Peace Corps Writers
Where Returned
Peace Corps Volunteers
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May 2005

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In This Issue has links to the new articles in this issue of Peace Corps Writers.

Resources has the Bibliography of Peace Corps Writers and other resources for both readers and writers.

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And then Sarge said to me . . .
We begin our recounting of “Shriver Stories” with one from Mary-Ann Tirone Smith (Cameroon 1965–67), the first Peace Corps Volunteer to publish a novel about her experiences in the Peace Corps, that is entitled Lament For A Silver-Eyed Woman:

In 1971, my husband and I were walking along Park Avenue toward Grand Central Station late at night after enjoying a Manhattan Transfer concert. We passed a couple standing in the shadows of a building and my husband stopped short. He grabbed me and hissed into my ear, “That’s Sargent Shriver and Eunice!” He couldn’t help himself — he called out, “Hi Sarge, I used to work for you.”
     Shriver came right over and we told him we were former Volunteers (my husband, Uruguay, me, Cameroon). He turned to his wife and then Sarge said, “Eunice. Come meet some Volunteers.” She was shy at first until I thanked her for the work she was doing for mentally disabled children.
     Then we all chatted, Shriver very excited to tell us that Teddy had won the Michigan primary that day. Then their car pulled up and we told them to please not let us disrupt their plans but they would have none of it. We talked for another twenty minutes before parting company — Sarge was truly reluctant to leave us. His Volunteers were very important to him, as much as he was to us.

Send an account of an encounter you had with Sarge to:

Think Xerox, Think Fiction
Xerox is working with to promote their DocuTech POD machines to the creators of what they estimate as 450,000 manuscripts annually. Their Xerox Aspiring Authors fiction contest is pitched as “designed to stop the cycle of rejection letters that keep so many from seeing their work in print.”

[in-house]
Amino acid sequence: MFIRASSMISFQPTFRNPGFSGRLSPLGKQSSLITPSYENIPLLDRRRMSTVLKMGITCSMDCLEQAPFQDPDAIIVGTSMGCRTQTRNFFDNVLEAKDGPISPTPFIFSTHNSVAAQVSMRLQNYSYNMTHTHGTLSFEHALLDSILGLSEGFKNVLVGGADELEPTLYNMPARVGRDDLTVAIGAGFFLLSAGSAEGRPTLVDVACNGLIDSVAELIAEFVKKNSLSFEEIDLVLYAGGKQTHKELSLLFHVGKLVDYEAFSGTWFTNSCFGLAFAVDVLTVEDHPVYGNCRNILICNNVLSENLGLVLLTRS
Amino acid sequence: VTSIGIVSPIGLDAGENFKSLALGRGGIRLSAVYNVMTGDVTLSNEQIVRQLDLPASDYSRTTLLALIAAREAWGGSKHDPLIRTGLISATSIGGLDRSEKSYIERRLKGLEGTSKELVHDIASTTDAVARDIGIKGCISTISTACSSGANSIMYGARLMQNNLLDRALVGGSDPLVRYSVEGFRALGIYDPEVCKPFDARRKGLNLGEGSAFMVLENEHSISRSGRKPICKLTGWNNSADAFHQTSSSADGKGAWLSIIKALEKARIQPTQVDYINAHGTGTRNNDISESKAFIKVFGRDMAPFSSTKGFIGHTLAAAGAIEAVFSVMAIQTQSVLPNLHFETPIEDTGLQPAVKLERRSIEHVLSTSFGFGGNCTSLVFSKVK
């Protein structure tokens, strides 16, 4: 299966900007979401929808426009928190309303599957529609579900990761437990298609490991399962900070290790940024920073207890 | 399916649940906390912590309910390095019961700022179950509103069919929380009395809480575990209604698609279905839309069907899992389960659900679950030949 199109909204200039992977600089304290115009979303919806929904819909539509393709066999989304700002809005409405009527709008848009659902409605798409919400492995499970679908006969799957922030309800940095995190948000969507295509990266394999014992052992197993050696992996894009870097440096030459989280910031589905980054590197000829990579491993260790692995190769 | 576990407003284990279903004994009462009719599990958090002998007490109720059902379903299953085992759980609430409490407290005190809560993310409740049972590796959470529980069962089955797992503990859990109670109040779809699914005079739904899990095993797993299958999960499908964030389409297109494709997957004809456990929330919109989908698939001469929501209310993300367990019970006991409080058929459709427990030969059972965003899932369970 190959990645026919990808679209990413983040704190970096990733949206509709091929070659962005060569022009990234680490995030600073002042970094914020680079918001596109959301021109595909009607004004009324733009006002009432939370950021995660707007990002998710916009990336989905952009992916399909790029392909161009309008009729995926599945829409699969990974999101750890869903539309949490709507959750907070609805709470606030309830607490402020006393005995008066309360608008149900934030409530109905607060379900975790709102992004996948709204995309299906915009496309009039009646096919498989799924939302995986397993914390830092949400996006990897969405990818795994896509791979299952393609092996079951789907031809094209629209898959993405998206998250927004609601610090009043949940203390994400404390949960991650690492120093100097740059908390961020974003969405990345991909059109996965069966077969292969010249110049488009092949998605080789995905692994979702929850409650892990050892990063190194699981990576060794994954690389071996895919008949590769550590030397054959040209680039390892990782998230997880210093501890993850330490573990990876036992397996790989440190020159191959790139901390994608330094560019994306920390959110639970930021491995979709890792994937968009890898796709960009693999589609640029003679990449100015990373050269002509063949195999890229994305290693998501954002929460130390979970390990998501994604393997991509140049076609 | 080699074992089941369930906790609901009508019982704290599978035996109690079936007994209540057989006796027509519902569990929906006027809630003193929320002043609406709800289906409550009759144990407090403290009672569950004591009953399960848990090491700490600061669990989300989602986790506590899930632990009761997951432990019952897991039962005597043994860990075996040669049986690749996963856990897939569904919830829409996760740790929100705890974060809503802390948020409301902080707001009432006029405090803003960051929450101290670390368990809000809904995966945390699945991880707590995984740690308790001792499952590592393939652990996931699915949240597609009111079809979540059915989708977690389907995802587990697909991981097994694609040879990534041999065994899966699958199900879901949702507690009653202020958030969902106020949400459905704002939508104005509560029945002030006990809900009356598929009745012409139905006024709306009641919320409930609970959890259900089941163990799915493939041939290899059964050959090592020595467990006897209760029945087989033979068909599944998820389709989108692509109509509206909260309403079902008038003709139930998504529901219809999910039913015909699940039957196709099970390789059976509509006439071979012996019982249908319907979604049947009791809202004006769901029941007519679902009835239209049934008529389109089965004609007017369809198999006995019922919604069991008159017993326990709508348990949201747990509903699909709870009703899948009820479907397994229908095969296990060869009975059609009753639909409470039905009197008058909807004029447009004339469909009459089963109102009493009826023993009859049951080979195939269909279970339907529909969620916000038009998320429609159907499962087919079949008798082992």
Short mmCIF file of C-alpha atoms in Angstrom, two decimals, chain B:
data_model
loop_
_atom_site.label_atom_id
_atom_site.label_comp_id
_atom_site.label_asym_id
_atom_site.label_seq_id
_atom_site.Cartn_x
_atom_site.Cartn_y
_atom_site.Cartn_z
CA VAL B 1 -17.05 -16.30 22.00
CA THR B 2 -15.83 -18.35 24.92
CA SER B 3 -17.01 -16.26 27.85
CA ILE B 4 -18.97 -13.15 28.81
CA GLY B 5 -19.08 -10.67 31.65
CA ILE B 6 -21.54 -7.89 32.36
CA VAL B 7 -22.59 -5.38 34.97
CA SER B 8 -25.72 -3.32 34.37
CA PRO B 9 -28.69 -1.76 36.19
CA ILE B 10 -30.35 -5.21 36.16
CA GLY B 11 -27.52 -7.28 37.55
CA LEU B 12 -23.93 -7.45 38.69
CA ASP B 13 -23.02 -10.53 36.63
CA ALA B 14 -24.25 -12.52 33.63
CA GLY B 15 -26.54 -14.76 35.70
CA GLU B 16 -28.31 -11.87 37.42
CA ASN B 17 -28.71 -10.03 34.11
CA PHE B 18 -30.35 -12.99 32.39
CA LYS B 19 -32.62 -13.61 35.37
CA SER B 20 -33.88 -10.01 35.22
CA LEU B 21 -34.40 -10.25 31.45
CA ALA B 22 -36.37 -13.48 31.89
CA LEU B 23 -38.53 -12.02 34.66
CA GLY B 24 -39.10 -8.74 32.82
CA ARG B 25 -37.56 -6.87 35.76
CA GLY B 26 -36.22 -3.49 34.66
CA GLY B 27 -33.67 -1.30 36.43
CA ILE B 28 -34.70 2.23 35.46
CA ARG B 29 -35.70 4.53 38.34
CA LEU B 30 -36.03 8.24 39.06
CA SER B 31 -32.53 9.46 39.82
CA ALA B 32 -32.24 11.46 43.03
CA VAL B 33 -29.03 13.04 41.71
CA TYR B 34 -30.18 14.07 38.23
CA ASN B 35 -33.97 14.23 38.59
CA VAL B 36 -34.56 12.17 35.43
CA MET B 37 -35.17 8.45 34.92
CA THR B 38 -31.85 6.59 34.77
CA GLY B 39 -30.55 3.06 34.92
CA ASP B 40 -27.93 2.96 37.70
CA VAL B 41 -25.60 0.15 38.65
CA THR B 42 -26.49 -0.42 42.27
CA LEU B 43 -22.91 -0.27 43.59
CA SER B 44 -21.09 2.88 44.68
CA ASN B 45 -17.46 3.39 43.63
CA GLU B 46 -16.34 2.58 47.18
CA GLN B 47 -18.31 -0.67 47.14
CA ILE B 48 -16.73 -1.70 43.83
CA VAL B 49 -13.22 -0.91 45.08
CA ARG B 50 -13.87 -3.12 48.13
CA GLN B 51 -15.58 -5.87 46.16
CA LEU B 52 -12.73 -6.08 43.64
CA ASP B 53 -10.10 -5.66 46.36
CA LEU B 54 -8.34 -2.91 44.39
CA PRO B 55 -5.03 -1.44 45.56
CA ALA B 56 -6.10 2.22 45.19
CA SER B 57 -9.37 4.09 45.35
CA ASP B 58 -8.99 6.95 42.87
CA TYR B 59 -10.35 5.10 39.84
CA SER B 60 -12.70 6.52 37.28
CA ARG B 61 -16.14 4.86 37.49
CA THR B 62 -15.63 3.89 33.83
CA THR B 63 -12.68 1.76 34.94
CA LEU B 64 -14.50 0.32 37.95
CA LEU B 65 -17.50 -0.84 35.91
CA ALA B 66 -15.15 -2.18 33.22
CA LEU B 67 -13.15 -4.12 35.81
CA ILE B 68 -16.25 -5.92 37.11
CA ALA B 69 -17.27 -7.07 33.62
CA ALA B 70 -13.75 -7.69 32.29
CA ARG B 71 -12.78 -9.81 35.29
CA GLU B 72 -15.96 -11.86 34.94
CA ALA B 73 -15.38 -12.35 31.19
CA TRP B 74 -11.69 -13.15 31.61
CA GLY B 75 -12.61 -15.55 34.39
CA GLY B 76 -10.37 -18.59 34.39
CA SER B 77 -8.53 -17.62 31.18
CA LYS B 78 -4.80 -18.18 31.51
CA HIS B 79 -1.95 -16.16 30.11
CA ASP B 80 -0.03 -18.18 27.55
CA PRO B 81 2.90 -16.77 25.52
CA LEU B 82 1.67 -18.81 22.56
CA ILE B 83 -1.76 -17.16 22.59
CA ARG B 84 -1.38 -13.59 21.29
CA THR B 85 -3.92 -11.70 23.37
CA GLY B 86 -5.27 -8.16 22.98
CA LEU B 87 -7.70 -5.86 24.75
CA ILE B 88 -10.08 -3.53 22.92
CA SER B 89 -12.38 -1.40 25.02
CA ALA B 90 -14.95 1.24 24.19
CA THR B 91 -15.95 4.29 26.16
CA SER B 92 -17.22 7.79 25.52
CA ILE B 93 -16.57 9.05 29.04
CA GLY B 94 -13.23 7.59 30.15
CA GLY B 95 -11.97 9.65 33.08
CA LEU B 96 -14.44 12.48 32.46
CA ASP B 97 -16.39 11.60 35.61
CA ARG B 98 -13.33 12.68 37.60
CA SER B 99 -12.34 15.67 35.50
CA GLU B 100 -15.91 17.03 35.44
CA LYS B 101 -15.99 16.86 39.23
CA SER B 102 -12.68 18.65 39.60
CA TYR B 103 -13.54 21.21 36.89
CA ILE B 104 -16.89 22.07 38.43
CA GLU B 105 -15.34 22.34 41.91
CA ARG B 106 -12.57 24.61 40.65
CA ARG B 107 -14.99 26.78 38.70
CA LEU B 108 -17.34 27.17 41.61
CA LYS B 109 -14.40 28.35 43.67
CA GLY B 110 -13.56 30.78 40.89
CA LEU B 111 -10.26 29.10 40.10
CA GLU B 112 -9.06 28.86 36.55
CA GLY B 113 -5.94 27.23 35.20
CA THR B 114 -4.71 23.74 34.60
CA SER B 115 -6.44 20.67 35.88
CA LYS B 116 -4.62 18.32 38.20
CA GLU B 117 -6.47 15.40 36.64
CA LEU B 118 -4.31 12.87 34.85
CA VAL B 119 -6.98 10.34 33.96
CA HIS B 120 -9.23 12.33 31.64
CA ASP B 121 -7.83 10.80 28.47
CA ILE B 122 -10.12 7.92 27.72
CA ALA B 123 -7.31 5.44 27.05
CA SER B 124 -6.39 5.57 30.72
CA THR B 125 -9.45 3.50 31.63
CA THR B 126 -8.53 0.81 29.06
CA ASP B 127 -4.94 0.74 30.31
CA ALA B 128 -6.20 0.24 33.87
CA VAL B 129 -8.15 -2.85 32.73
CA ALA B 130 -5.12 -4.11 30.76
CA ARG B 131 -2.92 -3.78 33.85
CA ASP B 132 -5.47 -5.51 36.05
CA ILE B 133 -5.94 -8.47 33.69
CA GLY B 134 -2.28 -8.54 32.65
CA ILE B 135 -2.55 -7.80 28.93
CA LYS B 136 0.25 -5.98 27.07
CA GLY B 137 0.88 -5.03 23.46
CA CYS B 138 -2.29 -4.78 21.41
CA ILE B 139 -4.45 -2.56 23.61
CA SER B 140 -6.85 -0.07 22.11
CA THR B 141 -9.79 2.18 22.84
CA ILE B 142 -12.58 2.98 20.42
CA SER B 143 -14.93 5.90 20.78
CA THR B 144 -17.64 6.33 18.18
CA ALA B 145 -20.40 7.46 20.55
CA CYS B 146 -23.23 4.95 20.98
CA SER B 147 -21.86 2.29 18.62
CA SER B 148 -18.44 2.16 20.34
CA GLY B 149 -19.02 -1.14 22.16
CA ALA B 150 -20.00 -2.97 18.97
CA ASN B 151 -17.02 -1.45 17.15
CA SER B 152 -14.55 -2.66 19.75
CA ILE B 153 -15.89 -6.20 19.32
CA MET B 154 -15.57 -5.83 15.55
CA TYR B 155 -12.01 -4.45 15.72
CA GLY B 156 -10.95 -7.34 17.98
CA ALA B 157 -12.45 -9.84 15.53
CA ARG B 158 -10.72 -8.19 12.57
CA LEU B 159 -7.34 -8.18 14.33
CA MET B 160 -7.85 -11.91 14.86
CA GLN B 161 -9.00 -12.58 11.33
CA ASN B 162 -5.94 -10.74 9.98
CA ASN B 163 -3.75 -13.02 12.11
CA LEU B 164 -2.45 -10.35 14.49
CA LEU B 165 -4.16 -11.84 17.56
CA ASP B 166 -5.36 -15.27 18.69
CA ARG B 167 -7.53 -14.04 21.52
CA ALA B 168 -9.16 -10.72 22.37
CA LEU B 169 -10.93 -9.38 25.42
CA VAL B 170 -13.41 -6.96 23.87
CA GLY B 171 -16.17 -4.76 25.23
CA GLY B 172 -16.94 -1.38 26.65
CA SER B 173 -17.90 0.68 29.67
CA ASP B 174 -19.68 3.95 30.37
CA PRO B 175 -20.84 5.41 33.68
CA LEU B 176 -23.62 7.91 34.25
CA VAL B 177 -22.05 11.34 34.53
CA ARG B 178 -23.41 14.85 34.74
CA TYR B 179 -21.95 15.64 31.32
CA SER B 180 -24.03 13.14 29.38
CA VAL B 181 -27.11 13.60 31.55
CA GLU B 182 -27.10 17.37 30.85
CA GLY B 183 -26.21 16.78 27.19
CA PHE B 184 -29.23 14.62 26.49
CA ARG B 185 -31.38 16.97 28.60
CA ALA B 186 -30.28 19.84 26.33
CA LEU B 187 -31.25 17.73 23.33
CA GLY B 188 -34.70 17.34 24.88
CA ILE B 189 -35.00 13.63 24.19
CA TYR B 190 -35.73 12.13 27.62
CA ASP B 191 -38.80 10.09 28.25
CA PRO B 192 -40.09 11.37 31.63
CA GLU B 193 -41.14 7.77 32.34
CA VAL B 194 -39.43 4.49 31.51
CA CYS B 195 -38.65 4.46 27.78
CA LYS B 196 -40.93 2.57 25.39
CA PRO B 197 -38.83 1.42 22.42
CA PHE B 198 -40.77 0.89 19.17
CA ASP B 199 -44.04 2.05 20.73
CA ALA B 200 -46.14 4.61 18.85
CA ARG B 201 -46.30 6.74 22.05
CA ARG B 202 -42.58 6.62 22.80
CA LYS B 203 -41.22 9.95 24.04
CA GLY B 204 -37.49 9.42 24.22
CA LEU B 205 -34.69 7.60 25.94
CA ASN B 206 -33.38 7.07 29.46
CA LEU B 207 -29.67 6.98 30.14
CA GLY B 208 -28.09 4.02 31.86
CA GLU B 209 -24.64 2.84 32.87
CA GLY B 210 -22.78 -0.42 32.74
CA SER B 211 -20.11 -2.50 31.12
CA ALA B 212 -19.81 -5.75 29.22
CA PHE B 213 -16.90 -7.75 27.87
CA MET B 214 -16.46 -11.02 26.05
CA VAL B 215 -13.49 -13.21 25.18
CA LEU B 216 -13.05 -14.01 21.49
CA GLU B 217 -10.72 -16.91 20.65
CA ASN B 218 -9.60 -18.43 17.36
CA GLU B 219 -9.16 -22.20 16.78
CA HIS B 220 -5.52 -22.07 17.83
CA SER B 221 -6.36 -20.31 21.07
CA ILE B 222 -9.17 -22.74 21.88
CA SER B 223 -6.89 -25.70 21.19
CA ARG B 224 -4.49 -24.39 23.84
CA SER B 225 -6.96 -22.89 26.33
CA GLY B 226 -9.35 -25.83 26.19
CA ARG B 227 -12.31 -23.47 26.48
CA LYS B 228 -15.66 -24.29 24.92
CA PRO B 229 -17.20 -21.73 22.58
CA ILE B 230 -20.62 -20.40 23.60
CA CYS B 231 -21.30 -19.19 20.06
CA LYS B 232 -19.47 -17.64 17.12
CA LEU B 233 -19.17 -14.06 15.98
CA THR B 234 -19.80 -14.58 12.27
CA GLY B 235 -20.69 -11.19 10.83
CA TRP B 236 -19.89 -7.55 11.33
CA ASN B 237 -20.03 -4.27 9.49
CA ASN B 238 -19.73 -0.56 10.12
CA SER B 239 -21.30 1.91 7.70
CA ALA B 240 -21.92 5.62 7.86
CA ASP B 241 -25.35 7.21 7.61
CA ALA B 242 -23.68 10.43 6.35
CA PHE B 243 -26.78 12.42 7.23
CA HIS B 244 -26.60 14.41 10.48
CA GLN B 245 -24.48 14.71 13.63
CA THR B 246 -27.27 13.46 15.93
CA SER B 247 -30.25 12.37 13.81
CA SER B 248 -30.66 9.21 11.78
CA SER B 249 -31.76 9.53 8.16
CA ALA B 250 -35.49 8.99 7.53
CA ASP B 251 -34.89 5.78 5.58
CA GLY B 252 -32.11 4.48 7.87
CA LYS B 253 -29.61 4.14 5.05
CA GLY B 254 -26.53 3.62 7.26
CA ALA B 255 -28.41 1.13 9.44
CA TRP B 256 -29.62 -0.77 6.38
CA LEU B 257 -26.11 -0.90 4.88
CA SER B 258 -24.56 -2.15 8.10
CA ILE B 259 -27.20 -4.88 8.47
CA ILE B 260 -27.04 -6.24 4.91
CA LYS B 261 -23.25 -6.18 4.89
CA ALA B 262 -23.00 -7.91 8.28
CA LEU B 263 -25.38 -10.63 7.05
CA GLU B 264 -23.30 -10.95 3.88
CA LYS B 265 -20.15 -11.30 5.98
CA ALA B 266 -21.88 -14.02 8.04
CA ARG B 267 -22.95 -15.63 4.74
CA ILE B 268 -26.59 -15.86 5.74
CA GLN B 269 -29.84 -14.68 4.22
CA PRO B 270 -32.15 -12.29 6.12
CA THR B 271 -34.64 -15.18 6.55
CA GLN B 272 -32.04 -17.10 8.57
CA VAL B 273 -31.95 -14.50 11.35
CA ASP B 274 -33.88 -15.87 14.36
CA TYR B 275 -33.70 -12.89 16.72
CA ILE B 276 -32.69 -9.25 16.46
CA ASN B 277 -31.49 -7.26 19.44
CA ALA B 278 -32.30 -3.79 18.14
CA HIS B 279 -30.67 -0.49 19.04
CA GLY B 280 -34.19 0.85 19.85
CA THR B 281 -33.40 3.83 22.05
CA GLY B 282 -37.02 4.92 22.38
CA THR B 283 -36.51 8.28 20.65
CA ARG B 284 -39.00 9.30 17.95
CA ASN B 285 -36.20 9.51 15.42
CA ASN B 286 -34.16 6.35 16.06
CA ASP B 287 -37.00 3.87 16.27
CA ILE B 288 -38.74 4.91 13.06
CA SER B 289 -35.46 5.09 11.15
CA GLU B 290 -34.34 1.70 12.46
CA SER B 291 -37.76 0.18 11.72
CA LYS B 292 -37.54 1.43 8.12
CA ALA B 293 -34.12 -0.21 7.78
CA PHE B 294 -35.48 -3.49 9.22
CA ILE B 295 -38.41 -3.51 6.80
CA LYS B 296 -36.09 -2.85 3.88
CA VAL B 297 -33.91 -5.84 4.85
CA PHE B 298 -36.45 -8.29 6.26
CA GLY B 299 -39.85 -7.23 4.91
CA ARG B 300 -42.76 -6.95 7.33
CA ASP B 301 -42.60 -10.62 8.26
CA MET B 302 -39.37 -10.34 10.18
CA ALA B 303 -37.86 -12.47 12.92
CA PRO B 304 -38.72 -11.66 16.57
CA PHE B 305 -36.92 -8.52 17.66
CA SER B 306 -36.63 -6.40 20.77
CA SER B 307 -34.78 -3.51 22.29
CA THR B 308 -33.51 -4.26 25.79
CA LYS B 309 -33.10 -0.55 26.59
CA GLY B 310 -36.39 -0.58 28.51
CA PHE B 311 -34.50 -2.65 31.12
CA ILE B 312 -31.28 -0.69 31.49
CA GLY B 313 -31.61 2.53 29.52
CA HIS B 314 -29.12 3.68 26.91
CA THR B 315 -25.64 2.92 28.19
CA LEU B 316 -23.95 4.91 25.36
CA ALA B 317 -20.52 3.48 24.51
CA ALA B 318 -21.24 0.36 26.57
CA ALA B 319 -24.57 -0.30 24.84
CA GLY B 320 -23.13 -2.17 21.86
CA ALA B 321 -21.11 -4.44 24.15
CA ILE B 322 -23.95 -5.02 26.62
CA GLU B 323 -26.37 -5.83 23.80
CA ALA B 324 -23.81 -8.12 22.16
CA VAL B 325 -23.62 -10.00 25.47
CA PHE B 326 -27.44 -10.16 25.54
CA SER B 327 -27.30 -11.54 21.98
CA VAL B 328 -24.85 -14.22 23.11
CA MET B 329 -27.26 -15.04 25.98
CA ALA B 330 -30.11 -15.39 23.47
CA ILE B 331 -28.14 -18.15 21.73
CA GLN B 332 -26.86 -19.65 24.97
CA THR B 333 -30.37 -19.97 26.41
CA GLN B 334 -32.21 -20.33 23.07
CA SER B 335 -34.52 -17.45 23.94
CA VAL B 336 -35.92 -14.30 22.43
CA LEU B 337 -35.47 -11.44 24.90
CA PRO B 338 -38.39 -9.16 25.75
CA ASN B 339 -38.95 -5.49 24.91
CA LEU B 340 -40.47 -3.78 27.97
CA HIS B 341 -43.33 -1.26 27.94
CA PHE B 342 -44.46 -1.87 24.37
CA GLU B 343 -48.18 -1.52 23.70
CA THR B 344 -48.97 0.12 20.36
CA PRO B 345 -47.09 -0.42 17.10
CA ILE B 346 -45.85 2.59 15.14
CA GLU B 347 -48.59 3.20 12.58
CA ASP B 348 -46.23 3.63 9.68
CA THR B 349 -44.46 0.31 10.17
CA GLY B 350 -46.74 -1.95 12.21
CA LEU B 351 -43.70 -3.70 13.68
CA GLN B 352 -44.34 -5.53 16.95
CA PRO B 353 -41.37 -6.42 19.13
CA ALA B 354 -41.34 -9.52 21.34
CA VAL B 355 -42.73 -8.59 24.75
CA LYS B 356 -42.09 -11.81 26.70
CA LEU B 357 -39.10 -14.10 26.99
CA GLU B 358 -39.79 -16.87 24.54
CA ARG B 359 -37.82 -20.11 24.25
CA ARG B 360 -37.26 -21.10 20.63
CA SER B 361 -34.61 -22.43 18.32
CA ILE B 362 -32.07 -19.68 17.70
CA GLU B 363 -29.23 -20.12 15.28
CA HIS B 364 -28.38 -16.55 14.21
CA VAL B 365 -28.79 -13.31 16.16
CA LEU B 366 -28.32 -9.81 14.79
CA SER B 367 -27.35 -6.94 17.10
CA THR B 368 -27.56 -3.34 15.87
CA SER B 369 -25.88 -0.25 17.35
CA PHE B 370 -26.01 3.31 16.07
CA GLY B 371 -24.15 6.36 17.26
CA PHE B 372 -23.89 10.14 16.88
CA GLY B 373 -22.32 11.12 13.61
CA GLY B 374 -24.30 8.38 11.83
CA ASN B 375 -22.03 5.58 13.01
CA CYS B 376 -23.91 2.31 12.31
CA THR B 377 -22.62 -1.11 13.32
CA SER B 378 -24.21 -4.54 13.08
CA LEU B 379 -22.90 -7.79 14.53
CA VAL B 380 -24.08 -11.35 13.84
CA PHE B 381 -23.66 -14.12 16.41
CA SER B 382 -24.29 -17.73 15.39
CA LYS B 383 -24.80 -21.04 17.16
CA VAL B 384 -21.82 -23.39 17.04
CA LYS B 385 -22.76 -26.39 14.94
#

The winner will get 100 copies of their book and $5,000, but entrants are enticed with the promise that every entrant will get a single copy of their work for free. (Fine print indicates that they may only consider the first 1,000 submissions as “qualifying entries” though. Go to the Xerox site and look it over.

In this issue —
Being young, scared, and gay is how Ralph Cherry (Ghana 1969–71) was in 1969 when the draft and the Peace Corps conspired to give him a career and a life. He tells us his story in our series about the Peace Corps and the Vietnam War.
     We have two wonderful essays in our “A Writer Writes” column. Finn Honore’ (Colombia 1967–69) lyrically recalls his first days in Cartagena, Colombia when he suddenly realizes he had been assigned to the tropics. And Terry Campbell (Tanzania 1985–87) gives us a touching remembrance of his trip back to his country of service where he found the boy who once rode on the back of his bike.
     Award winning poet Philip Dacey (Nigeria 1963–65) writes about a P.0.D. publisher in “Poets Take Note” that is looking for truly good poets who might be rewarded with contacts and publication.
     There is more to this issue, of course. We have six book reviews, a list of 13 recently published books, lots of talk in Literary Type, and I interviewed Karen Larsen (Bulgaria 1996–98) about her life, the Peace Corps in Bulgaria, and her travel book, Breaking The Limit: One Woman’s Motorcycle Journey Through North America.
     Read on.

— John Coyne

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